The Evolution of the DBA
Recently, thereâ€™s been a couple of great posts about the Death of the Database Administrator, including a response by Steve Jones and a several reactions by the staff of SQL Server Pro; the central premise behind the supposed demise revolves around this one major thought:
The evil cloud has reduced the need for internal systems infrastructure, including database administration. Itâ€™s a storm of needs for faster development (agility) and the rise of hosted services; who needs a database server, when you can rent space on Azure? Please note that Iâ€™m not specifically anti-cloud, but Iâ€™m casting it as the villain when careers are on the line.
Furthermore, in shops where the cloud is banned (e.g., financial services), developers are using tools like Entity Framework to write SQL for them. Tuning SQL thus becomes an application change as opposed to a stored procedure change; DBAâ€™s who do performance tuning have to focus on index maintenance and hardware acquisition. Code tuning is now part of the development domain, and the career of the pure SQL developer is gasping in comparison.
Like all great controversial statements, thereâ€™s an element of truth; the cloud, agile approaches, and new technologies are reducing the need for traditional database administrators, but I think weâ€™re a long way away from pulling the plug. However, I will say that over the next decade, these trends will probably continue to grow, eating away at the availability of jobs that do strict database administration (and the SQL developer will probably expire altogether). But not yet.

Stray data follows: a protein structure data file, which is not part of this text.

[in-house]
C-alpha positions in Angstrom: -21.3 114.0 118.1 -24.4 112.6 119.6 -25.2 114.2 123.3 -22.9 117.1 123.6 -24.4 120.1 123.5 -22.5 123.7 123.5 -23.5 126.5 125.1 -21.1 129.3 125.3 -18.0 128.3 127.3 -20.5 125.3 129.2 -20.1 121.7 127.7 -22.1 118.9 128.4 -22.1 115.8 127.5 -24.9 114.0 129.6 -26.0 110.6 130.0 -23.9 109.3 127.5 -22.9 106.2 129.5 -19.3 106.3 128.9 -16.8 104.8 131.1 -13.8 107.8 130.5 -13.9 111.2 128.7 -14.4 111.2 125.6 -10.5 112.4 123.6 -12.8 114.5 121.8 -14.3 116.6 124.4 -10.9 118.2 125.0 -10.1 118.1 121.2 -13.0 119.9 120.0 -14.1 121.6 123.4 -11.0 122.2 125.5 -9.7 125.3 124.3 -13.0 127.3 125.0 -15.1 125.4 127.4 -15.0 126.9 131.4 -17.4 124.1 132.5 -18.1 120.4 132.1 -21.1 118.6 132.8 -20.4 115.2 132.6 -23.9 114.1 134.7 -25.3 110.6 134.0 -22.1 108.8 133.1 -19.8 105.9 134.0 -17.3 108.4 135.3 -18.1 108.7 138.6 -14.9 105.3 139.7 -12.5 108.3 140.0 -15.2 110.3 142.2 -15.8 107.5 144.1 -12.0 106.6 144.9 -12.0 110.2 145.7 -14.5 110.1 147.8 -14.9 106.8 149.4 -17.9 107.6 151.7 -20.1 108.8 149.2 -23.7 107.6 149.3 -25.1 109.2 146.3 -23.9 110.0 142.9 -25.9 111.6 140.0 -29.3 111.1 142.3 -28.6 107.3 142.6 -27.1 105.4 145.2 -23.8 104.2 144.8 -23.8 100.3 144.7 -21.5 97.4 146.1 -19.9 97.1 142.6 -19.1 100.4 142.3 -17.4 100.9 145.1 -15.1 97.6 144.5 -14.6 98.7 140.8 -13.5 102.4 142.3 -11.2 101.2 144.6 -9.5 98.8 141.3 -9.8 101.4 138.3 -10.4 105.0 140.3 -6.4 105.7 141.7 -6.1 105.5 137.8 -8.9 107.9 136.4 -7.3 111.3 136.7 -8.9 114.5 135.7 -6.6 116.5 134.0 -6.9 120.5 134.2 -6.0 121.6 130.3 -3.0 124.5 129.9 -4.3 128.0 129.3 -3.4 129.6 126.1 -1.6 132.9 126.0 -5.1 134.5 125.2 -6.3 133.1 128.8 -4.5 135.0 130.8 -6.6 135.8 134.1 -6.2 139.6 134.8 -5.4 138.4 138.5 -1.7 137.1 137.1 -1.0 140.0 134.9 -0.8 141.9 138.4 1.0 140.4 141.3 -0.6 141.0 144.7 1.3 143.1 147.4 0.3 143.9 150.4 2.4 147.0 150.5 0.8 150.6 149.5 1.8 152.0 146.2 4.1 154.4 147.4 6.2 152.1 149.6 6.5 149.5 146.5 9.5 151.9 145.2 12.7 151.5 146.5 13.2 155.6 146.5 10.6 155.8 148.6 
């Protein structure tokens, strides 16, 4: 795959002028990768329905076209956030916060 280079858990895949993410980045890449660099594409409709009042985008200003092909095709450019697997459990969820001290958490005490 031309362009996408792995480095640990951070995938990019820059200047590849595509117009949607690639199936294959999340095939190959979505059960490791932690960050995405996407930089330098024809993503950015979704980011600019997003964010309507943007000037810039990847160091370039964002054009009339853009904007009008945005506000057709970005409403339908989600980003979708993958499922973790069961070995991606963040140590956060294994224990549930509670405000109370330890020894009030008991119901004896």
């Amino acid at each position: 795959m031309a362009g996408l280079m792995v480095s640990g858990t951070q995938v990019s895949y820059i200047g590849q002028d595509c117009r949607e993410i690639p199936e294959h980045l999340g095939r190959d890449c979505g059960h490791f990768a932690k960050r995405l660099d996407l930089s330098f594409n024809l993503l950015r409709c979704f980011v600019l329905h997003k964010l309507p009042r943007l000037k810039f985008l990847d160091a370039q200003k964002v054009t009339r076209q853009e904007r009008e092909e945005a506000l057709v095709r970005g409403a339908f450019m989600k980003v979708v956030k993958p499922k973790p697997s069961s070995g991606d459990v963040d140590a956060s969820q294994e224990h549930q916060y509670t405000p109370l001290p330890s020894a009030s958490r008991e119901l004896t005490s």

What this does mean is that if you are intending to be employed 10 years from now, and youâ€™re a database administrator, youâ€™ve got two choices to make today:
- Master a specialty. If youâ€™re planning on consulting for a living, this is a great choice. Get so intimate with the database product of your choice that you become the go-to person for problem-solving. Companies that have large installations of SQL Server will need secondary support as the product becomes easier to maintain (and big problems get obfuscated by GUIâ€™s).
- Expand your horizon. Instead of focusing on super in-depth mastery of your database platform, broaden your perspective; if youâ€™re a SQL Server guy like me, start learning a little bit about SSRS, SSAS, and SSIS (if you donâ€™t already know it). Spread out into Hadoop, and NoSQL; dabble in MySQL and SQLLite. Understand what the cloud can do, and where it makes sense to use it.
So go deep or go broad, but go. I wouldnâ€™t start quaking in my boots just yet about the demise of your career, but change is coming; those who adapt, survive.
For me? Iâ€™m going broad. Iâ€™ve built a home-brewed server, and downloaded a copy of the HortonWorks Hadoop Sandbox. Stay tuned for my adventures with Hadoop.